Eye For Film >> Movies >> Never Back Down (2008) Film Review
Never Back Down
Reviewed by: Darren Amner
For any kid starting out in a new place, it can be hard to settle in, especially if you’re Jake (Sean Faris) a quiet and withdrawn guy whose fuse is so tightly wound up that if pushed he is likely to explode without regard to the consequences.
A star athlete back in his old town, he now finds himself surrounded by all the sun-kissed sultriness that Orlando, Florida has to offer. What’s not to love? There’s seemingly something going on all the time: parties, babes in bikinis, expensive cars, kids basically living the American dream – but all too much too soon.
Jake brings with him a troubled past, blaming himself for the loss of his father in an alcohol-fueled car crash. By moving to a new town he hopes to erase the memories of his past and make a fresh start. One day he catches a glimpse of a beautiful blonde girl called Baja (Amber Heard) in class, who seems to have more going on than meets the eye. She invites Jake to a party which will change his life forever.
Jake is goaded into a fight by Ryan McCarthy (Cam Gigandet) a spoiled rich kid who also happens to be dating Baja (unbeknown to Jake, who feels betrayed by his initial object of desire). Humiliated, badly beaten and enraged, Jake’s inner fuse gets re-ignited causing his temper to rise from within and it’s only when his good natured friend Max sees something else in Jake that he decides to help steer him in a new direction. This leads to a new discovery - mixed martial arts.
MMA is an art form that only the most focused students can really master. Here it is taught by Roqua (Hounsou) who instils dedication, discipline and passion into all his students. This is exactly what Jake needs - to focus and to discover who he truly is.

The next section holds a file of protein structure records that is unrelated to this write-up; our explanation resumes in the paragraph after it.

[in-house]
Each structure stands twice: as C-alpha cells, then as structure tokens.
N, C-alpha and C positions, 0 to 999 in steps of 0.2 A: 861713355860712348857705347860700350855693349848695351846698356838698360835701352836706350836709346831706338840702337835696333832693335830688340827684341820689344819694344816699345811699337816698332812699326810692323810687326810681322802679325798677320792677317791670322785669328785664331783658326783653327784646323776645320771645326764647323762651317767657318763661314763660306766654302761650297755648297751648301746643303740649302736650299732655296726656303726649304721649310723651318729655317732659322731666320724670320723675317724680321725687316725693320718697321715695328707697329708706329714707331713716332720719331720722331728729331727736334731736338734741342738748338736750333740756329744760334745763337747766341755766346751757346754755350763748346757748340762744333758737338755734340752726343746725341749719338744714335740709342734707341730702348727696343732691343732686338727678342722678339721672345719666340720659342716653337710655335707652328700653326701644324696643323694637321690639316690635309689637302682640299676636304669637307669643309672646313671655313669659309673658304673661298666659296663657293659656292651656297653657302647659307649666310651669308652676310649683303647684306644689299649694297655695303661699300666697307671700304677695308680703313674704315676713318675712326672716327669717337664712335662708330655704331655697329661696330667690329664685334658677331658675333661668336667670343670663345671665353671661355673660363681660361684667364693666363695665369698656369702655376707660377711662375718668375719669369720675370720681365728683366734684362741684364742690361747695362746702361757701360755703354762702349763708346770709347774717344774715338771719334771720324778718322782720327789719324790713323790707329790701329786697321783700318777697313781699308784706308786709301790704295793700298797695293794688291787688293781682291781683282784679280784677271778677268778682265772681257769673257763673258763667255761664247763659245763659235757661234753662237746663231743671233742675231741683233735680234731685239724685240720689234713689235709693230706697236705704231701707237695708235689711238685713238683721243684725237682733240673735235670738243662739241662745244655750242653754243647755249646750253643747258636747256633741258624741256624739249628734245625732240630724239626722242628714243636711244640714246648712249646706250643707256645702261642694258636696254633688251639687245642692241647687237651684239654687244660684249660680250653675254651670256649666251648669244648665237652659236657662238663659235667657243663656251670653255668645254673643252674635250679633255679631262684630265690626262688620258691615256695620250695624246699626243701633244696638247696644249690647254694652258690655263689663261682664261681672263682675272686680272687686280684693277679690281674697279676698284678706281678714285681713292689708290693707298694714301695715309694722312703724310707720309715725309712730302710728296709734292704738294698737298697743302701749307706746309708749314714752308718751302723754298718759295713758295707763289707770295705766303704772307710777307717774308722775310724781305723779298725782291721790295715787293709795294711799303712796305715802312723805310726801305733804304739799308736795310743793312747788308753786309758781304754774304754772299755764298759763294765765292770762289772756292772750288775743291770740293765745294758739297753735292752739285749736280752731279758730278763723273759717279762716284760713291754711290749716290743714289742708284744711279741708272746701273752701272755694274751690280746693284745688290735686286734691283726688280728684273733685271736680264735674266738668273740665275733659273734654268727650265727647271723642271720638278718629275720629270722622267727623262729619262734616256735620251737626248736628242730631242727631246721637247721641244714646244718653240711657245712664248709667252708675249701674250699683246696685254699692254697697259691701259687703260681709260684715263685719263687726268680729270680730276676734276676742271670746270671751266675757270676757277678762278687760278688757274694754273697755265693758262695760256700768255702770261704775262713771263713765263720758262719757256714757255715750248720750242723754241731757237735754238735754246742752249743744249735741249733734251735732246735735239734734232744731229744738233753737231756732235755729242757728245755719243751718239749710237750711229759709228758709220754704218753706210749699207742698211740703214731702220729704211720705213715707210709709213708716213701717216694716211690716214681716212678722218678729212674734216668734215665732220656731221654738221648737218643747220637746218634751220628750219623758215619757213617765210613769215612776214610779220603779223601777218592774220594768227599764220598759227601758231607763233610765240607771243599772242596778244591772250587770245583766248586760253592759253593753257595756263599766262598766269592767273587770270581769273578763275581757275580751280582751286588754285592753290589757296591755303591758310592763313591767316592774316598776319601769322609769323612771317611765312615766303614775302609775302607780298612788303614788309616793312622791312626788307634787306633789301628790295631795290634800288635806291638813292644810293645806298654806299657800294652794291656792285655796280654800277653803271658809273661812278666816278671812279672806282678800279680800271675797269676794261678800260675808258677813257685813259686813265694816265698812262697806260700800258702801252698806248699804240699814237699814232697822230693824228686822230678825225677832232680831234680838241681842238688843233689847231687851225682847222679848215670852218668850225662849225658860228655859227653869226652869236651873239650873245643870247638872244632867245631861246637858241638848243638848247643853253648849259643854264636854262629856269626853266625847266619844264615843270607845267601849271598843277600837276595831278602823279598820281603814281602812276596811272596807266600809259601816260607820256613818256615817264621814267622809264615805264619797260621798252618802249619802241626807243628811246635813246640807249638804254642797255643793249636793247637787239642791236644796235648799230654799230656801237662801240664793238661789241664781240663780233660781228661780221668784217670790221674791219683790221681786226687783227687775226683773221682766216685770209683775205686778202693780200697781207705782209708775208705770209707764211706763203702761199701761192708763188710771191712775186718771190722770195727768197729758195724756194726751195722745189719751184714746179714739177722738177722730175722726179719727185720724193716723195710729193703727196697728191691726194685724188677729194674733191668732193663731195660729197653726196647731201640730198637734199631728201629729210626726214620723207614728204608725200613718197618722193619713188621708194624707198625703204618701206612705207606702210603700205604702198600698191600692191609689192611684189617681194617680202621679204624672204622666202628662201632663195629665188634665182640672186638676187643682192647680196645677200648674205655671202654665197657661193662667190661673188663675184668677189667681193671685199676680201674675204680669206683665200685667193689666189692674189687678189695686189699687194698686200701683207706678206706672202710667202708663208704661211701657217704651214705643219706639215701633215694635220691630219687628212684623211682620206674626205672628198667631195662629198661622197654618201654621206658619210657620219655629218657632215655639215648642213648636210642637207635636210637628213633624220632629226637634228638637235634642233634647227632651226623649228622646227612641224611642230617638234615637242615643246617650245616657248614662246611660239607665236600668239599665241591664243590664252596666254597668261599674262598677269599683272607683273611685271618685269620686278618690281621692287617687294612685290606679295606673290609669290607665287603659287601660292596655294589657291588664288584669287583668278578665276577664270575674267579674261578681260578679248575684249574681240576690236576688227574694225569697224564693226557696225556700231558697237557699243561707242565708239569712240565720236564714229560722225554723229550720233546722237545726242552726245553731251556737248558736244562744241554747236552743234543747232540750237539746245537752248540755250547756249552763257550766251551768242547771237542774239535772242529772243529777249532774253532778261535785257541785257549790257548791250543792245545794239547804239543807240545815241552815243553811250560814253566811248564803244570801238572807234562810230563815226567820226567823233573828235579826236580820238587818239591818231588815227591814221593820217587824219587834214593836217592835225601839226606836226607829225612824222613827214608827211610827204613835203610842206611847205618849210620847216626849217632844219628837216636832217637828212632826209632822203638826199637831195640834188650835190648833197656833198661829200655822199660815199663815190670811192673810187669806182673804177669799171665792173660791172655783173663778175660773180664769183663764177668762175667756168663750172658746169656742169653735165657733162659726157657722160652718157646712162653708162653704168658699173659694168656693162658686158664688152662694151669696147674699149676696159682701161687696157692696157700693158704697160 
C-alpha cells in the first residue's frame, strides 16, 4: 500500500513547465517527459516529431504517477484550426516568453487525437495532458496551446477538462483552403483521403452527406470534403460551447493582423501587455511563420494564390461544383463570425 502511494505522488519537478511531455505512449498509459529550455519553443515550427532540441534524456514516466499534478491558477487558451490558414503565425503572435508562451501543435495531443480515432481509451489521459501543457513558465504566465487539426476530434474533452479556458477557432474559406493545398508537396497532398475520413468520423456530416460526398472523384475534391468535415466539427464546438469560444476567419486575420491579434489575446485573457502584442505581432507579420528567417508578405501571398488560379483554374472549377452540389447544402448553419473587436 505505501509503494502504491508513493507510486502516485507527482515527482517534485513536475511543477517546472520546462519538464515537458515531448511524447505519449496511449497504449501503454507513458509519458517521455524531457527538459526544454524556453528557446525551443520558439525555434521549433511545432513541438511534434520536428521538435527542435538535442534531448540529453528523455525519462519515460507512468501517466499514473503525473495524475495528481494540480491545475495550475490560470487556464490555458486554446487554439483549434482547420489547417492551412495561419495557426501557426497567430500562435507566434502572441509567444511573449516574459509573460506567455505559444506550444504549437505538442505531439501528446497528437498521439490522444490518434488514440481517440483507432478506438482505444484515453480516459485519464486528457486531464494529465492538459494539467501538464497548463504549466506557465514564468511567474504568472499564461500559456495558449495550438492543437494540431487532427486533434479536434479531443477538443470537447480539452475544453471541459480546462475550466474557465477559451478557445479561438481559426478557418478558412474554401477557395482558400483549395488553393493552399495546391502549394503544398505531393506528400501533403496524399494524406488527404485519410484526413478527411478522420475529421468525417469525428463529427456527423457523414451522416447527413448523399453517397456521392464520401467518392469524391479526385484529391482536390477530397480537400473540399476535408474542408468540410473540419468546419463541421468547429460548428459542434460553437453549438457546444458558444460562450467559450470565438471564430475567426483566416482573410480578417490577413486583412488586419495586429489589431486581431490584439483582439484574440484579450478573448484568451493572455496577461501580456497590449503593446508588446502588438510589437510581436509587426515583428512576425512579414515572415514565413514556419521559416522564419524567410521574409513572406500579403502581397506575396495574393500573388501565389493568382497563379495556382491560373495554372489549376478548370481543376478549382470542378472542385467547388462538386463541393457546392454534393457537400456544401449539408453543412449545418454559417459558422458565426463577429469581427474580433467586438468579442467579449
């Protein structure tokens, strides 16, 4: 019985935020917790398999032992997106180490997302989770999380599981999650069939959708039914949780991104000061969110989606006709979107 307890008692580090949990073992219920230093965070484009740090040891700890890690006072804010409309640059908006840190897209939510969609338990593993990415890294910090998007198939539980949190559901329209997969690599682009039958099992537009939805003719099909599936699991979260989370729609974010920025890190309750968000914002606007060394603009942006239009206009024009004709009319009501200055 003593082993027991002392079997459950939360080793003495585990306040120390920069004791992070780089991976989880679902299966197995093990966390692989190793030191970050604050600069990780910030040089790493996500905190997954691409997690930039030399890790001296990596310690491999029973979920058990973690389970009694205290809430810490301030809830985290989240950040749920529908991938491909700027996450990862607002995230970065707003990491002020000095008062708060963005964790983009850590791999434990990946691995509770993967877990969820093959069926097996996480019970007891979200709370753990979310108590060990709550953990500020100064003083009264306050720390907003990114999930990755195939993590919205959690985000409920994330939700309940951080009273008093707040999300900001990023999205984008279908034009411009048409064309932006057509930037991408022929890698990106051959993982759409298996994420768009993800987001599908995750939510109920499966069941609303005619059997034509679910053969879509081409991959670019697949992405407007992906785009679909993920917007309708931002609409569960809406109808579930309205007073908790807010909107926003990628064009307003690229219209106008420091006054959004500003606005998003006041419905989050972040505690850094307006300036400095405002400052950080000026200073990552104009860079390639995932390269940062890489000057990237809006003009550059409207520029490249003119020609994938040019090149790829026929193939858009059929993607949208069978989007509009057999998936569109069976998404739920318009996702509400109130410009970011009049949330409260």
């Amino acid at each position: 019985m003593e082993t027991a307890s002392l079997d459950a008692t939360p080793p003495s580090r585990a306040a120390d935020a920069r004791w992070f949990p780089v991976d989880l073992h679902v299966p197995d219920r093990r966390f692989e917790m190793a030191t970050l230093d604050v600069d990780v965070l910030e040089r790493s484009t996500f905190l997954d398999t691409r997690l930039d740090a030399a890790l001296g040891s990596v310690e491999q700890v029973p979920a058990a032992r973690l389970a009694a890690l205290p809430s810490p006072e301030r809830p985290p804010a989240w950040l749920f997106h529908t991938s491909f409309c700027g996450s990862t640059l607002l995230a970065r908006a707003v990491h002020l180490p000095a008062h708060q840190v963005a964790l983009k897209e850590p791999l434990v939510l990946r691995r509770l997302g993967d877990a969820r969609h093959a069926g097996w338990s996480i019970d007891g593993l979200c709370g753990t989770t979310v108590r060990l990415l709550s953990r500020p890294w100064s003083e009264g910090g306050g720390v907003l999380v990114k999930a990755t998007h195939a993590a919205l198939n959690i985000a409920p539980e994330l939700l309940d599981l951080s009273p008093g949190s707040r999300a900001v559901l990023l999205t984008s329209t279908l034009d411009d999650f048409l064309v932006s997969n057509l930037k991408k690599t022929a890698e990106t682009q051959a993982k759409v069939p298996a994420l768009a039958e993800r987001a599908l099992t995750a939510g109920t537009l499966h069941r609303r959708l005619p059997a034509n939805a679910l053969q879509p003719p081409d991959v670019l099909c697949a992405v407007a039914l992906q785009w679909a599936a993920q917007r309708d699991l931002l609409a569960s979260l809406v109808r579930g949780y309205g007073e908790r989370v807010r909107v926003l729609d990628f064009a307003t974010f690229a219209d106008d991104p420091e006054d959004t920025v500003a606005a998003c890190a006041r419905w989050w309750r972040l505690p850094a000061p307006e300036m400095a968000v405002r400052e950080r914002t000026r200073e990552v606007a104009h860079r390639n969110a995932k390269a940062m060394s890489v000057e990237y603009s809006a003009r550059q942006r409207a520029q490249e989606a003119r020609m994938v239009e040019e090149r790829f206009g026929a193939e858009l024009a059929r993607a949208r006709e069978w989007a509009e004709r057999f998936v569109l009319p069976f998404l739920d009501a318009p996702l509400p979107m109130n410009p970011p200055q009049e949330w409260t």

Never Back Down has all the ingredients of a fun Friday night out – it has a sexy young cast, cutting-edge editing, pulsating pop tunes and a good message for the youth of today, who are its clear target audience. Director Jeff Wadlow captures the movie's fights extremely well using kinetic camera movements, slow motion encased in rib-cracking sound effects.
The cast are all up and coming stars of the young Hollywood circle. Faris, as Jake, has reminded people of a young Tom Cruise and it will be very interesting to see how he follows up this film, especially with the extra attention it will create for him. Heard, I hear, is an accomplished actress, but as Baja she is given little to do and appears more as the token eye-candy, although she acquits herself admirably. Djimon Hounsou adds real class to the cast as Roqua in the mentor or sensei role. He delivers an assured performance in the one substantial adult role.
Gigandet as Ryan, Jake’s arch nemesis, is also very good. Being menacing seems to come naturally to him and he does all his bad deeds on screen with a sly smile across his face, which reminded me of a Bond villain in some scenes.
Overall this movie is a fun, feel-good fight night and a nice alternative to PPV boxing; here you won’t feel cheated after five minutes for not getting to see much action, as Never Back Down is loaded with it.
Fight Club for the next generation.Reviewed on: 01 Apr 2008
If you like this, try:Fight Club